Despite Thailand’s success in expanding educational access, new empirical evidence suggests that much more needs to be done to maximize the potential of its students. The 2012 PISA reading assessment reveals that almost one-third of Thai 15 year-old students were “functionally illiterate,” lacking critical skills needed for employment tasks that require reading skills beyond a basic level. Furthermore, the performance gap among schools has been widening in recent years. Unsurprisingly, the disadvantaged and poorer-performing students are concentrated in small rural village schools.
Ed's note: This guest blog is by Betsy Brown Ruzzi of the National Center on Education and the Economy (NCEE).
Developing teachers with a deep understanding of the content they teach underpins the success of primary schools in top-performing education systems. This is one of the key findings in a new report recently released by the National Center on Education and the Economy’s Center on International Education Benchmarking, Not So Elementary: Primary School Teacher Quality in Top-Performing Systems.
Now that the dust has settled around the PISA results we have been thinking about the reasons behind Indonesia's poor showing. For those of you who haven't seen them, Indonesia ranked lower than all participating countries except Peru in mathematics and science, and was fifth from last on reading. Perhaps more worrying were the low absolute levels of learning reported for 15-year-olds. In mathematics, three-quarters of students were rated at or below the lowest benchmark – a level associated with only rudimentary levels of proficiency and a lack of higher order thinking skills.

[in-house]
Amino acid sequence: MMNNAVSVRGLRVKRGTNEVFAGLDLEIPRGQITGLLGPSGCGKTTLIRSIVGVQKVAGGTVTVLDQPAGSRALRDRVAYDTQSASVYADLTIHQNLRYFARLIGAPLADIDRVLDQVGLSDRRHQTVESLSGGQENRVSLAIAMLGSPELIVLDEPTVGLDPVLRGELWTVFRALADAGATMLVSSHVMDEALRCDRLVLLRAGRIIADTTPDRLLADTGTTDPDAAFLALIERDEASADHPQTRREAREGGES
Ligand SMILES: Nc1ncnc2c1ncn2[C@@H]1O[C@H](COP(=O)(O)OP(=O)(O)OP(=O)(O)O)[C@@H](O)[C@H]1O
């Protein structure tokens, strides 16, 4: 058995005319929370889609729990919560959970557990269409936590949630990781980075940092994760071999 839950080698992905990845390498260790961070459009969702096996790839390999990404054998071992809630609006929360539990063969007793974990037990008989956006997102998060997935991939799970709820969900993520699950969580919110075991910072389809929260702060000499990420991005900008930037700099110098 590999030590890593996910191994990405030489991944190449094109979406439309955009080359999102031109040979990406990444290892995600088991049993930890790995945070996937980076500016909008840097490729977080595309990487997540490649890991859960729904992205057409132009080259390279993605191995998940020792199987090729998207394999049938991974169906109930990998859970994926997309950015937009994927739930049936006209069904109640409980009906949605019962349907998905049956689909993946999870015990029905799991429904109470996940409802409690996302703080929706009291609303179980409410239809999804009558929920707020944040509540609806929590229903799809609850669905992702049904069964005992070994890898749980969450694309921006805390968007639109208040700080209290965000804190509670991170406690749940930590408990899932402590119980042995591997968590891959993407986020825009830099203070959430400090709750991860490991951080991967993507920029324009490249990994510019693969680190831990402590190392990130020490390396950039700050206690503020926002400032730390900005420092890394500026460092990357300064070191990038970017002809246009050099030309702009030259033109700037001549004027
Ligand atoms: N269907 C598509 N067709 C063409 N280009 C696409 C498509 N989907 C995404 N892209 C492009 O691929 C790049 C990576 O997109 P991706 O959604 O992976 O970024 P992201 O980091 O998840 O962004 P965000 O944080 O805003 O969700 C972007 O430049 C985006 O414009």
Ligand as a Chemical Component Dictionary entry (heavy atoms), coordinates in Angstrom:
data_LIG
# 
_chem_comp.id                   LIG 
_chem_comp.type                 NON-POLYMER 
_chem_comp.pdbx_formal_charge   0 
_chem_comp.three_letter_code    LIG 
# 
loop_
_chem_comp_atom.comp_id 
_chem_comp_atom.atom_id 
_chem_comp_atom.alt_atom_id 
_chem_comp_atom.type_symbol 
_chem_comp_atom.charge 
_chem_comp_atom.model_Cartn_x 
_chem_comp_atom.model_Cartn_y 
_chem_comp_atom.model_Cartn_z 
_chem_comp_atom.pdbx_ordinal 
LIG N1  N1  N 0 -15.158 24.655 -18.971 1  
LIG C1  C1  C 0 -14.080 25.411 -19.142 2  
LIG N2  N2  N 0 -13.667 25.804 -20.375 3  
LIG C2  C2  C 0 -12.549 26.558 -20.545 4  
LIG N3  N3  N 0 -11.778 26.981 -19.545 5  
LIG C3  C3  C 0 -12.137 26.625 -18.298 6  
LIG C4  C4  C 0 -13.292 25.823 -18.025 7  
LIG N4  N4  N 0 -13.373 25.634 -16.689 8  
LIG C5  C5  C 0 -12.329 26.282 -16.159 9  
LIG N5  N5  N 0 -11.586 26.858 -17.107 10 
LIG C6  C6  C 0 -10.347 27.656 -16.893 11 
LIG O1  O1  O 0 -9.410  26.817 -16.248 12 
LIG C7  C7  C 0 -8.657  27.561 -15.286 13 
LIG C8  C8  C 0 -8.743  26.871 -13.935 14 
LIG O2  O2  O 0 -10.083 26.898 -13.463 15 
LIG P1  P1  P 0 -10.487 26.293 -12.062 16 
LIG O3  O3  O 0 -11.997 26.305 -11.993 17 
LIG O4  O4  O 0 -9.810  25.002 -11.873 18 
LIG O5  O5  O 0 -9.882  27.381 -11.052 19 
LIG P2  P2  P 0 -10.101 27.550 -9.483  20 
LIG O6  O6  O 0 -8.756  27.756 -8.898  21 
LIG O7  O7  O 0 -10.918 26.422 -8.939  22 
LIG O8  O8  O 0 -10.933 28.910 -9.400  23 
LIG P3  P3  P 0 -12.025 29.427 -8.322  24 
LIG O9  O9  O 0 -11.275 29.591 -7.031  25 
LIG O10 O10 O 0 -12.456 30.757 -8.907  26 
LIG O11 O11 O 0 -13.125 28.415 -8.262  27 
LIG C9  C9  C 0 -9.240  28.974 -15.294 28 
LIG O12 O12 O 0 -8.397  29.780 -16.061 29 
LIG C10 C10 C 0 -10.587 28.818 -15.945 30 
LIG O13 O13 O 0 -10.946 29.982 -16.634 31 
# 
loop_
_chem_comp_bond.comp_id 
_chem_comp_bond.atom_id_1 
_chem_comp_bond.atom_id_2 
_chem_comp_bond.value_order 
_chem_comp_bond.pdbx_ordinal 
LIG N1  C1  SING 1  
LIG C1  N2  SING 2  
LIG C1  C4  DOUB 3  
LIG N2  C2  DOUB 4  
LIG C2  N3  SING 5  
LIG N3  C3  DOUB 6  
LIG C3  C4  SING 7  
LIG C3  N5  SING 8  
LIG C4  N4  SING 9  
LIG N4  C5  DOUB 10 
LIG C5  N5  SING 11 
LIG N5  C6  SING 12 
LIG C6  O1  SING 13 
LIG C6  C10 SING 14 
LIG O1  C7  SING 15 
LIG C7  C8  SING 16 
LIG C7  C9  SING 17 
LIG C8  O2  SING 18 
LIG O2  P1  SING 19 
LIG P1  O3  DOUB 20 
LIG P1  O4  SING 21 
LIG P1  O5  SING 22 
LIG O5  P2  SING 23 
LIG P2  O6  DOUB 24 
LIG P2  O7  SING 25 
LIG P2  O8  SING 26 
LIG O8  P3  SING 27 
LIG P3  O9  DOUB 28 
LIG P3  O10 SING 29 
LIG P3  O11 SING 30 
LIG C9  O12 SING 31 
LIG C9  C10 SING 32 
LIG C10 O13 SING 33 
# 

Imagine what the world would look like if there were no teachers, what our life would be like, and what your surroundings would look like. Is it a modern world like today or just jungles with no civilization? Take your time and imagine.
I started working in Angola just before the peace treaty was signed in 2002. Luanda was a dangerous city at the time, and armed youths were a common sight on the street corners. Traveling within the country was almost impossible as roads were either destroyed or mined. The authorities had little control over service delivery, and in many provinces, the population had migrated and there were very few villages left. But now, nine years after the peace treaty, Angola is a very different country. It is about this new country that I want to tell you, about a school in one of the most remote villages in Angola, where a silent revolution is taking place – a learning revolution.
I must first introduce you to Lucinda Alves, a primary school teacher. Lucinda is 26 years old, and like many of her fellow villagers, returned to Ongiva, in the southern province of Cunene, after the war. After attending eight years of school, she is now a primary school teacher. She is one of about 70,000 new teachers who were recruited by the Ministry of Education between 2004 and 2008. Like many of her colleagues all over the country, Lucinda is an auxiliary teacher. This is a new teacher category that is supposed to include those with a minimum qualification of 12 years of schooling and no pedagogical training. The next category, teacher with a diploma, allows auxiliary teachers to upgrade their academic and pedagogical qualifications and develop their careers. All teachers in Lucinda’s school are auxiliary including the head teacher.